October 28, 2009
I closed Yoon Hee’s sketchbook and finished cleaning the room. I kept thinking I should warm up the room more, so I went out and walked toward the fuel hole. First, I stacked a handful of thin branches and ignited them with a lighter. Like a wriggling little animal, the flame spread to the top. I picked a few thicker branches and broke them. They were stacked over the flame, crossing each other to support a couple of logs on top. They were so dry that they caught easily without emitting too much smoke. I put a couple more logs in. The fuel hole was soon filled with warm yellow light, and the warmth spread to my lower body. I stared blankly at the flame. It looked like the tongue of a live creature, licking the fuel hole and spreading toward the kitchen.
The first day we arrived here, Yoon Hee did not go back. She started the fire with me in front of this fuel hole. Each of us insisted on starting the fire and finally agreed to do it together. One of us said, Do you know how much fun it is to start a fire? The other said, Who doesn’t know that? And we coughed and cried because of the peppery smoke from the pine tree branches that were still fresh. The smell of smoke, the darkness, so warm, our bodies getting closer.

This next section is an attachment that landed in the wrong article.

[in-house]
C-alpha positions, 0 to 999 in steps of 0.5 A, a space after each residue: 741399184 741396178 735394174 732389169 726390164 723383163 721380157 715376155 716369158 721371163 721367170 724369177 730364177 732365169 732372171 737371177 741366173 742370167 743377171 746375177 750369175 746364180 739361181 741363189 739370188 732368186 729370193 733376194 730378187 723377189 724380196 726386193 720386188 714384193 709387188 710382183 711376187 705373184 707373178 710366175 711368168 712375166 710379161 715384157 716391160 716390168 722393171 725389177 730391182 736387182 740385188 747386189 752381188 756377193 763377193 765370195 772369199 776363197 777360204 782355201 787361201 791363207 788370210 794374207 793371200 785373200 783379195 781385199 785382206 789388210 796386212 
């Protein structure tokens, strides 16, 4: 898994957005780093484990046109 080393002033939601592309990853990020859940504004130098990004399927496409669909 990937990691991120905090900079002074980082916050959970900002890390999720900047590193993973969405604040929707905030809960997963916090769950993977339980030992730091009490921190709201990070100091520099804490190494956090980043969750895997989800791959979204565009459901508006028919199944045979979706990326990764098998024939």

There was no electricity at the time, only one candle to light the room. A month after living there, we brought in cables from the main house and installed a fluorescent light. We decided that we liked the candle better. We borrowed two flannel blankets from the owners that first night. The floor was burning up, it was so hot. Each of us took a blanket and slept on opposite sides of the room, maintaining a careful distance from each other.
After filling up the fuel hole I went back to the room to finish mopping. By the time I was done, the sun had set and darkness had fallen. Under the fluorescent light, the paper window was an even paler shade of white, and the glass window darkened to black.